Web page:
New York allowing EMTs to administer COVID vaccines, but some have staffing concerns

Coronavirus

In this March 2021 photo provided by Pfizer, vials of the Pfizer-BioNTech COVID-19 vaccine are prepared for packaging at the company’s facility in Puurs, Belgium. On Wednesday, Aug. 25, 2021, the company said it started the application process for U.S. approval of a booster dose of its two-shot COVID-19 vaccine for people ages 16 and older. (Pfizer via AP)

ROCHESTER, N.Y. (WROC) —  Emergency Medial Technicians, or EMTs, will soon be able to administer COVID-19 vaccines in New York. 

Governor Kathy Hochul made that announcement Wednesday. She said she hopes EMTs will be able to help with the influx of people wanting to get vaccinated with the COVID-19 booster shot. 

According to the governor, allowing basic EMTs to administer vaccines will add more than 2,000 fully trained vaccinators statewide, and add 50,000 basic EMTs who are now eligible for training.

“I think it’s a fantastic opportunity for EMS professionals to expand their scope of practice. It’s something we’ve been trying to do in the state for decades, to show that we’re not just quote on quote ambulance drivers and fancy EMS taxis, but that we can do a lot of things in our community. So from that aspect, we’re very, very excited,” said Syed Ahmed Mustafa, the President and CEO of the Northeast Quadrant Advanced Life Support. 

However, Mustafa also worries about EMTs being pulled some of their important duties. 

“The risk we run is of taking people that could be transporting patients to the hospital and staffing ambulances, and instead taking a slightly easier and higher paying job doing vaccination clinics, because right now, every EMT and paramedic is incredibly valuable to their service that they work at,” he said.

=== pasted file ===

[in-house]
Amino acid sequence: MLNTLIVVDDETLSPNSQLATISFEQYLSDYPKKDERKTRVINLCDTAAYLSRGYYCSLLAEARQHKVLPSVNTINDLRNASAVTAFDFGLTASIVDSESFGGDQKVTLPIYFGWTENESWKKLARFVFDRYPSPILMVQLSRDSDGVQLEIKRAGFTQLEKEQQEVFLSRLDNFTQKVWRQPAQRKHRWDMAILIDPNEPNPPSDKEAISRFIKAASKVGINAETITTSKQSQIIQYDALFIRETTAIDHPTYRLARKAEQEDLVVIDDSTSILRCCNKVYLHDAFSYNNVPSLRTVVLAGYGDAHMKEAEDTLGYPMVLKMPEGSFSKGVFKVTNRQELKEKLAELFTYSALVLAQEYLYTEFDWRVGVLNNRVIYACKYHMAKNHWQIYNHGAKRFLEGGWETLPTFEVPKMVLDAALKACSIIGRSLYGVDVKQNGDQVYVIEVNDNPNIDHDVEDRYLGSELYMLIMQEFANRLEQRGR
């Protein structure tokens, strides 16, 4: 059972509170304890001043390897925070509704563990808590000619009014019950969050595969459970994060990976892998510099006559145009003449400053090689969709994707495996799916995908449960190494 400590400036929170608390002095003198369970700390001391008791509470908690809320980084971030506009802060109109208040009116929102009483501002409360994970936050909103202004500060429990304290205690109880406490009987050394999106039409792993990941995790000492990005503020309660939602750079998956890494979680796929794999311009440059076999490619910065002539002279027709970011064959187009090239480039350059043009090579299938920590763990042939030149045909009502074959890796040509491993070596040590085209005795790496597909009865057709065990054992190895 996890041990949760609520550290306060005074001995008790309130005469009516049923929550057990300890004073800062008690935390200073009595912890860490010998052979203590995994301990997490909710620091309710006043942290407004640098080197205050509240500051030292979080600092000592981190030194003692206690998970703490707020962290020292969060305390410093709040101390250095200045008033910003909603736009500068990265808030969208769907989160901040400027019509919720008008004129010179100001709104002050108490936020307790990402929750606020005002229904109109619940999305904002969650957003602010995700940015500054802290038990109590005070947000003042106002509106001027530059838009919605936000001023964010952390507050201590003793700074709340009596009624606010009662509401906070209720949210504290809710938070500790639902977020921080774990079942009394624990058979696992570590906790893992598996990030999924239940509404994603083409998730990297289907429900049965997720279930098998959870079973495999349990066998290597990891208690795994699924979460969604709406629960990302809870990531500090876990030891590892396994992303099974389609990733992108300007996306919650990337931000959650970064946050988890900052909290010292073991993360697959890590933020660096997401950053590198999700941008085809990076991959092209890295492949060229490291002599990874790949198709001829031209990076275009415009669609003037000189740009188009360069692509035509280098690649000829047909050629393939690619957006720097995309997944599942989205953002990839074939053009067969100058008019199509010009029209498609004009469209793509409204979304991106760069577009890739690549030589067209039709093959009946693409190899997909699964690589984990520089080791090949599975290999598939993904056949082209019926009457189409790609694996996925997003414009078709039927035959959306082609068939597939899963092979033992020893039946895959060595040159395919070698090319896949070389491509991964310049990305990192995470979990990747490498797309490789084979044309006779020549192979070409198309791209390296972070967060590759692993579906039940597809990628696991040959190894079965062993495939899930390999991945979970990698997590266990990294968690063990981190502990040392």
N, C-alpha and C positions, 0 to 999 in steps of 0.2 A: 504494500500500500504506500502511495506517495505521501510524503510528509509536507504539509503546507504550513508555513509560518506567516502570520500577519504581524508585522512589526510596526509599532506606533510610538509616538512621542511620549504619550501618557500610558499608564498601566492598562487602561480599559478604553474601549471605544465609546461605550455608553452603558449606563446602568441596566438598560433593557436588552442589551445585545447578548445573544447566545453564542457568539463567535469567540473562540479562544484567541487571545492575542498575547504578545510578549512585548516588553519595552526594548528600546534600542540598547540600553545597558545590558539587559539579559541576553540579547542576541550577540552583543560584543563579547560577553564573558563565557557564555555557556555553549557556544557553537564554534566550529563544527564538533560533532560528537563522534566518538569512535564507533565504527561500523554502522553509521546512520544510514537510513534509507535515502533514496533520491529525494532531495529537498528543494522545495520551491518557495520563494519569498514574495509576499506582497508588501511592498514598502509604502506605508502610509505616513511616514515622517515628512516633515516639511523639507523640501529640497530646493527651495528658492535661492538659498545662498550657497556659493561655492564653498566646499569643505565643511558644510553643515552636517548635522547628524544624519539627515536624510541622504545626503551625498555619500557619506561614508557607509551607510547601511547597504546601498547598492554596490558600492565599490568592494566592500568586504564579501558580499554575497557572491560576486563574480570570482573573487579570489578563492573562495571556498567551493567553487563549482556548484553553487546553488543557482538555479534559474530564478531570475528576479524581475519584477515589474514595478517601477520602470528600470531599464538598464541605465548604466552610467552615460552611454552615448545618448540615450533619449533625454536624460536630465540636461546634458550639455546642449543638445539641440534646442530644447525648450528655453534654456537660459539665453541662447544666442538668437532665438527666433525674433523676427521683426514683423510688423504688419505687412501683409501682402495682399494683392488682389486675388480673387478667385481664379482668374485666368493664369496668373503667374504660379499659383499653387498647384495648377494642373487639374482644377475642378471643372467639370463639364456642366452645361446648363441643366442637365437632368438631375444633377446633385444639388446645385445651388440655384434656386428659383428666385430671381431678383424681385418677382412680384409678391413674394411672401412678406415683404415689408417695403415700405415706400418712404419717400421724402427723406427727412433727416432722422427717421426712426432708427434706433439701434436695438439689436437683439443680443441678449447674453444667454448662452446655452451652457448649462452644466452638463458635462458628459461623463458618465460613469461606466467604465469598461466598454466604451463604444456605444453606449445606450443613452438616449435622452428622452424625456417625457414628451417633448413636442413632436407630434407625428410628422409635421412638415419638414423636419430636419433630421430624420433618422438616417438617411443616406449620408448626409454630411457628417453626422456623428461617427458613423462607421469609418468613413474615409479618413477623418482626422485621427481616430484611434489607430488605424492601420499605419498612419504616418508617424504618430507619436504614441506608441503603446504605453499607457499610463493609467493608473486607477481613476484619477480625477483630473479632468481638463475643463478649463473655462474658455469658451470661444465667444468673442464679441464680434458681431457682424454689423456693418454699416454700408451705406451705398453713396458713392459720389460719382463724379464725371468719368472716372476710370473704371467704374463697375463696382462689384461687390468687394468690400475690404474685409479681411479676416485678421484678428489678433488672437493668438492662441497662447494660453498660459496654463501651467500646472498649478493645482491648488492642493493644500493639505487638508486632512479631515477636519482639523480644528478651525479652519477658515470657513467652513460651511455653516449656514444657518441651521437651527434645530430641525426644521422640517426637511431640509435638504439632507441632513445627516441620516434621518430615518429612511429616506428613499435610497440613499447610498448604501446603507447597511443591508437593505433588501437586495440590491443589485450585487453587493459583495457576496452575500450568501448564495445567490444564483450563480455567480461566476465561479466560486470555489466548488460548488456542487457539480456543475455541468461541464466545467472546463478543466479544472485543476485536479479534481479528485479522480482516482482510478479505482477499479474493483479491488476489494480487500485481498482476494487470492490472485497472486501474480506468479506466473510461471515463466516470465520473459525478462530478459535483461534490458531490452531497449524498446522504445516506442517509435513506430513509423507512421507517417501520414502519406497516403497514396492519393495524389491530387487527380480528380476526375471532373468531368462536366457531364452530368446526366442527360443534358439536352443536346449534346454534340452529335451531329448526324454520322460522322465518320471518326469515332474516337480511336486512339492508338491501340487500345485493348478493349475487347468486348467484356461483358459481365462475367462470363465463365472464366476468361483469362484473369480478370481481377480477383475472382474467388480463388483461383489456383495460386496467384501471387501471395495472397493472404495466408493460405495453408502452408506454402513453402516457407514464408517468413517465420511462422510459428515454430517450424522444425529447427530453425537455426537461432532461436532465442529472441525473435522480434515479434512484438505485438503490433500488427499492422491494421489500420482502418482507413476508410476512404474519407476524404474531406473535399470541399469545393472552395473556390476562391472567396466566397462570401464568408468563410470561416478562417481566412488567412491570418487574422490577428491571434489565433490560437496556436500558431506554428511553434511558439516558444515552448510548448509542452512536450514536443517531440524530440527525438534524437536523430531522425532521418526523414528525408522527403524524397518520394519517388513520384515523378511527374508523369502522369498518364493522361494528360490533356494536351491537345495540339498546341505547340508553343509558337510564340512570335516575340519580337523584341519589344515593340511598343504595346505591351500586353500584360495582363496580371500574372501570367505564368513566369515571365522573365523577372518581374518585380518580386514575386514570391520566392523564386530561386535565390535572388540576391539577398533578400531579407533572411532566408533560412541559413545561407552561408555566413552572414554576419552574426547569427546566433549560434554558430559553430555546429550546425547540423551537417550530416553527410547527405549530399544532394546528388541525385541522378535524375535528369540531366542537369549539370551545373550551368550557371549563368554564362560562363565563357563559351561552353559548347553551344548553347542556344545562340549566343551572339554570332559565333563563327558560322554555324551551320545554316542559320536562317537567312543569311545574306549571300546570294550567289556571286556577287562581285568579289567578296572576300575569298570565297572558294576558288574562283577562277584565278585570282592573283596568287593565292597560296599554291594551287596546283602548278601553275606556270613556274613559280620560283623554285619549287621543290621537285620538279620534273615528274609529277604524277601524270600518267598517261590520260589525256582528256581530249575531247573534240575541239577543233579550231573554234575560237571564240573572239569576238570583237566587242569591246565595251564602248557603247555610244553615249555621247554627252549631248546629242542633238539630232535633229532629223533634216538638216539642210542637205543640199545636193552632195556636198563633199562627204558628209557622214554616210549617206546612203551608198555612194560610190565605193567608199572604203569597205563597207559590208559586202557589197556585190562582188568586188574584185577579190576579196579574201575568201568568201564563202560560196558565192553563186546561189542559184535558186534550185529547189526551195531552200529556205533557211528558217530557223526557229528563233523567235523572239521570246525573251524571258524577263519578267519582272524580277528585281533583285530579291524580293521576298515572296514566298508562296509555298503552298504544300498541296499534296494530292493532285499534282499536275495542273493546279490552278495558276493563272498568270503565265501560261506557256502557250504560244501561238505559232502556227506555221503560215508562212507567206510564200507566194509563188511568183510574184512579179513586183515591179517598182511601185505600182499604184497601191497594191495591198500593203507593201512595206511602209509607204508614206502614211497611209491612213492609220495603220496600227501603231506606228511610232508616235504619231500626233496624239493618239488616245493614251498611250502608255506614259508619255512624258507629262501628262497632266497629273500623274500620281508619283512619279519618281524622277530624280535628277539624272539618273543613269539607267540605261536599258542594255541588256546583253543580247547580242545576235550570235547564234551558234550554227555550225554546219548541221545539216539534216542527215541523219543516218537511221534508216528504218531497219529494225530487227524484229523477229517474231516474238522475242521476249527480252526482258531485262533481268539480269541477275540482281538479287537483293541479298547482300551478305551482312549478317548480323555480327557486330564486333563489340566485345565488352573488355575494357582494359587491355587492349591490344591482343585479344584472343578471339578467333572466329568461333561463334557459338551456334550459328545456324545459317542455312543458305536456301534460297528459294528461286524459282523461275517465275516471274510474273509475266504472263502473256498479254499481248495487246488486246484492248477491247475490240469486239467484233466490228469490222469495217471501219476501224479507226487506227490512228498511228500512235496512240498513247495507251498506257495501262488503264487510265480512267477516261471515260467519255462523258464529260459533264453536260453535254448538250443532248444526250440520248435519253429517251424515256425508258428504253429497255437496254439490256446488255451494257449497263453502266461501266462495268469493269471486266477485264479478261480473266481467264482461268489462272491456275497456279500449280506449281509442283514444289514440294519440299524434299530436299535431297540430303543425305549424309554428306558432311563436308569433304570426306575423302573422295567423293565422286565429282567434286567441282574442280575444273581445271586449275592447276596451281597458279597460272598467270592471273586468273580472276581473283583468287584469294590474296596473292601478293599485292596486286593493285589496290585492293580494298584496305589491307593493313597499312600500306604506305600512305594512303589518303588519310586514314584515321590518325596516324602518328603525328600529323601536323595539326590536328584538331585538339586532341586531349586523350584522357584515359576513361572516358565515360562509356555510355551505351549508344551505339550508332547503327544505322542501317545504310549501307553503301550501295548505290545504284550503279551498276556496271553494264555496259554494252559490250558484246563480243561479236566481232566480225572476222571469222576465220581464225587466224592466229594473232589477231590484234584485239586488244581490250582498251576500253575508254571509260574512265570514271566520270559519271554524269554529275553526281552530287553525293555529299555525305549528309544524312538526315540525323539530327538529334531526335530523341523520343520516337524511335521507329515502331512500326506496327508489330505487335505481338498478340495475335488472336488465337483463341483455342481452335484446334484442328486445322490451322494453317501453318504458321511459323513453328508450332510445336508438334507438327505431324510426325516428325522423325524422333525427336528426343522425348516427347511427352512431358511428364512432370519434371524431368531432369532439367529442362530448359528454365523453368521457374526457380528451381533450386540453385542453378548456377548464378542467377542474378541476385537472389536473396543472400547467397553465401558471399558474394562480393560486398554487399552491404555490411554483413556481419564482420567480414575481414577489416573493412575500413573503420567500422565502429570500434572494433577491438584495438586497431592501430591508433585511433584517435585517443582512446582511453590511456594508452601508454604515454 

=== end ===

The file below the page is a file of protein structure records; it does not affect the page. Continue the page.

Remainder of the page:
Like many other industries, Emergency Service Systems are feeling a staffing shortage. 

“We are running a quarter to a half the capacity on some shifts, you know, nights and weekends are very, very tough. And EMS providers in general, were exhausted…we have not stopped during this pandemic at all,” Mustafa said. “People are leaving the emergency medical service industry faster than we can replace them, which is then putting more of a burden on those that remain. And it’s tough.”

Monroe Ambulance is also seeing a staffing shortage. 

Mike Bove, the Deputy Chief at Monroe Ambulance, says they are down about 14 EMTs. He hopes that allowing them to give COVID-19 vaccines will bring more people to the field.

“A lot of people that have been in the business for a while, I guess, like to look at different aspects of the business and sometimes preventative medicine versus emergency medicine can be what it takes to get somebody involved,” Bove said. “I personally would rather go out and try to keep people out of the hospital and having to go in a ride in the ambulance versus, you know, taking people at the worst moment of their lives in an ambulance into hospitals.”

To help with the shortage, Mustafa says he hopes booster shots can be given at their bases so they don’t have to take staff off the road and shots can be done between calls. 

“To me, that’s a place where we get a lot of value for something that expands our scope of practice, doesn’t cost us a loss of labor, it doesn’t cost the state any money,” Mustafa said.

Although EMTs already can give some vaccinations to people, they will have to go through a training to give the COVID-19 shot. 

“There’s five modules that are included in that in the training. That being you know a little bit about the history, the background about the COVID vaccines, their development, considerations for them, the proper administration techniques and process, the proper way of handling the vaccine itself,” Bove said. 

According to officials from the governor’s office, the required training for EMTs can be completed online or in-person and licensed EMTs can become a State-approved vaccinator by demonstrating skill competency online or in-person. 

Copyright 2021 Nexstar Media Inc. All rights reserved. This material may not be published, broadcast, rewritten, or redistributed.

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